New diagnostic tests for enteric fever are urgently needed to assist with timely antimicrobial treatment of patients and to measure the efficacy of prevention measures such as vaccination. In a novel translational approach, here we use two recently developed controlled human infection models (CHIM) of enteric fever to evaluate an antibody-in-lymphocyte supernatant (ALS) assay, which can detect recent IgA antibody production by circulating B cells in mononuclear cell culture. We calculated the discriminative ability of the ALS assay to distinguish diagnosed cases in the two CHIM studies in Oxford, prior to evaluating blood culture-confirmed diagnoses of patients presenting with fever to hospital in an endemic areas of Kathmandu, Nepal. Antibody responses to membrane preparations and lipopolysaccharide provided good sensitivity (>90%) for diagnosing systemic infection after oral challenge with Typhi or . Paratyphi A. Assay specificity was moderate (~60%) due to imperfect sensitivity of blood culture as the reference standard and likely unrecognized subclinical infection. These findings were augmented through the translation of the assay into the endemic setting in Nepal. Anti-MP IgA responses again exhibited good sensitivity (86%) but poor specificity (51%) for detecting blood culture-confirmed enteric fever cases (ROC AUC 0.79, 95%CI 0.70-0.88). Patients with anti-MP IgA ALS titers in the upper quartile exhibited a clinical syndrome synonymous with enteric fever. While better reference standards are need to assess enteric fever diagnostics, routine use of this ALS assay could be used to rule out infection and has the potential to double the laboratory detection rate of enteric fever in this setting over blood culture alone.
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http://dx.doi.org/10.3389/fmicb.2017.02031DOI Listing
http://www.ncbi.nlm.nih.gov/pmc/articles/PMC5660281PMC
October 2017

Identification of Novel Serodiagnostic Signatures of Typhoid Fever Using a Proteome Array.

Front Microbiol 2017 19;8:1794. Epub 2017 Sep 19.

Oxford Vaccine Group, Centre for Clinical Vaccinology and Tropical Medicine, Department of Paediatrics, and the Oxford National Institutes for Health Research Biomedical Research Centre, University of OxfordOxford, United Kingdom.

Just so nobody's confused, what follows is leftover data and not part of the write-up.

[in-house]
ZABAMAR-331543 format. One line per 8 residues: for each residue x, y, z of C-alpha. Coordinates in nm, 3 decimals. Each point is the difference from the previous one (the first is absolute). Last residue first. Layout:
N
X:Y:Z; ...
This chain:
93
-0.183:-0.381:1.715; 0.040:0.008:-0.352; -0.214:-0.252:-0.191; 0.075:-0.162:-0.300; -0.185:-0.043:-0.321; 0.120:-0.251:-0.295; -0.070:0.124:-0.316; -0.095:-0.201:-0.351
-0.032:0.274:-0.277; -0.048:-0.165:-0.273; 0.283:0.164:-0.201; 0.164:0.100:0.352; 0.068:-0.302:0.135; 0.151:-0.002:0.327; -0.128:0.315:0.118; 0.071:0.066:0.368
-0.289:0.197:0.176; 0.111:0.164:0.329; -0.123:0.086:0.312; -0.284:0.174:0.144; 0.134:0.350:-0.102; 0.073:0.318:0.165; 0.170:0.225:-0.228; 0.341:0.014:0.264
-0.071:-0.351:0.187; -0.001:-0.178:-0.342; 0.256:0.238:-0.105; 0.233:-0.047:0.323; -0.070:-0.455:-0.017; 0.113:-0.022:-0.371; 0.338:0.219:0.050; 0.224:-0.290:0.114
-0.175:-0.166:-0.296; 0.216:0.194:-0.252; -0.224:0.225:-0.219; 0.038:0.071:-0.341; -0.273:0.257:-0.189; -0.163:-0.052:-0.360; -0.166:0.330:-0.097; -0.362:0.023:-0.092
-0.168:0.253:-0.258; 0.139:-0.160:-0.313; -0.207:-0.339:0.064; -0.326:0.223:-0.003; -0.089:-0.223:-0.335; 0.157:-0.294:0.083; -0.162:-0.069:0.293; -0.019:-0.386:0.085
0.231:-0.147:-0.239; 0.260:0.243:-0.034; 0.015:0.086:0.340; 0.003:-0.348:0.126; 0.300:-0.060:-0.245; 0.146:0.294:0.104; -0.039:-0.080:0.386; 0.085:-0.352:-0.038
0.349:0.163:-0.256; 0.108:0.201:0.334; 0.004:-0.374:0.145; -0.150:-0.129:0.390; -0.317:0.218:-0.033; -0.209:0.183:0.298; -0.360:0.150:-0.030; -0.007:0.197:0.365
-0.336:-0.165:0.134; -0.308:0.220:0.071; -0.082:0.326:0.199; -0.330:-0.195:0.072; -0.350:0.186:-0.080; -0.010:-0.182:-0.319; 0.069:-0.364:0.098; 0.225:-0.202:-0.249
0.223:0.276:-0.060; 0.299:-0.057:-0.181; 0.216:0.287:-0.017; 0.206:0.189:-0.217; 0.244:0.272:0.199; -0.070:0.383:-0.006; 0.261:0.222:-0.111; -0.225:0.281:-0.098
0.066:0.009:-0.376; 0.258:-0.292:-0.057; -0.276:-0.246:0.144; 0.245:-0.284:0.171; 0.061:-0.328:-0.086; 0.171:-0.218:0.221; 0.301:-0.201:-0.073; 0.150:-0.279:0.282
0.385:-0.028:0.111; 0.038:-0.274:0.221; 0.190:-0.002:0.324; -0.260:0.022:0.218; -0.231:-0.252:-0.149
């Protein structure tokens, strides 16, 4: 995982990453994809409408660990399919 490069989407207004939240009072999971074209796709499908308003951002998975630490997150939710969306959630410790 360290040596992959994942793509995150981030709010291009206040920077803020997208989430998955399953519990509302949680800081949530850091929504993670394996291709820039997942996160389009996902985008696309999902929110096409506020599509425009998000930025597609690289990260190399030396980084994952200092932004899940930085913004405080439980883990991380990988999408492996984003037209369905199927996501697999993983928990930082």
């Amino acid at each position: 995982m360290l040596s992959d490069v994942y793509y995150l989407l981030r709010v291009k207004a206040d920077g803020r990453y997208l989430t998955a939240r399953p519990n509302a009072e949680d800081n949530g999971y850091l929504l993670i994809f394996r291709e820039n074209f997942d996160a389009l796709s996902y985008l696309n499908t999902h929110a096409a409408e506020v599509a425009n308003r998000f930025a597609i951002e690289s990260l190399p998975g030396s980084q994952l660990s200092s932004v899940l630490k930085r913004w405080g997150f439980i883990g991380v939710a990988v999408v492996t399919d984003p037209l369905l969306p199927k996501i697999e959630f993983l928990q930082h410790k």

Current diagnostic tests for typhoid fever, the disease caused by Typhi, are poor. We aimed to identify serodiagnostic signatures of typhoid fever by assessing microarray signals to 4,445 . Typhi antigens in sera from 41 participants challenged with oral . Typhi. We found broad, heterogeneous antibody responses with increasing IgM/IgA signals at diagnosis. In down-selected 250-antigen arrays we validated responses in a second challenge cohort ( = 30), and selected diagnostic signatures using machine learning and multivariable modeling. In four models containing responses to antigens including flagellin, OmpA, HlyE, sipC, and LPS, multi-antigen signatures discriminated typhoid ( = 100) from other febrile bacteremia ( = 52) in Nepal. These models contained combinatorial IgM, IgA, and IgG responses to 5 antigens (ROC AUC, 0.67 and 0.71) or 3 antigens (0.87), although IgA responses to LPS also performed well (0.88). Using a novel systematic approach we have identified and validated optimal serological diagnostic signatures of typhoid fever.
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http://dx.doi.org/10.3389/fmicb.2017.01794DOI Listing
http://www.ncbi.nlm.nih.gov/pmc/articles/PMC5609549PMC
September 2017

Response preparation and execution during intentional bimanual pattern switching.

J Neurophysiol 2017 09 28;118(3):1720-1731. Epub 2017 Jun 28.

School of Human Kinetics, University of Ottawa, Ottawa, Ontario, Canada

During continuous bimanual coordination, in-phase (IP; 0° relative phase) and anti-phase (AP; 180° relative phase) patterns can be stably performed without practice. Paradigms in which participants are required to intentionally switch between these coordination patterns have been used to investigate the interaction between the performer's intentions and intrinsic dynamics of the body's preferred patterns. The current study examined the processes associated with switching preparation and execution through the use of a startling acoustic stimulus (SAS) as the switch stimulus. A SAS is known to involuntarily trigger preprogrammed responses at a shortened latency and, thus, can be used to probe advance preparation. Participants performed cyclical IP and AP bimanual elbow extension-flexion movements in which they were required to switch patterns in response to an auditory switch cue, which was either nonstartling (80 dB) or a SAS (120 dB). Results indicated that reaction time to the switch stimulus (i.e., switch onset) was significantly reduced on startle trials, indicative of advance preparation of the switch response. Similarly, switching time was reduced on startle trials, which was attributed to increased neural activation caused by the SAS. Switching time was also shorter for AP to IP trials, but only when the switching stimulus occurred at either the midpoint or reversal locations within the movement cycle, suggesting that the switch location may affect the intrinsic dynamics of the system. The current study provides novel information regarding preparation and execution of intentional switching between in-phase and anti-phase bimanual coordination patterns. Using a startling acoustic stimulus, we provide strong evidence that the switching response is prepared before the switch stimulus, and switch execution is accelerated by the startling stimulus. In addition, the time required to switch between patterns and relative limb contribution is dependent upon where in the movement cycle the switch stimulus occurred.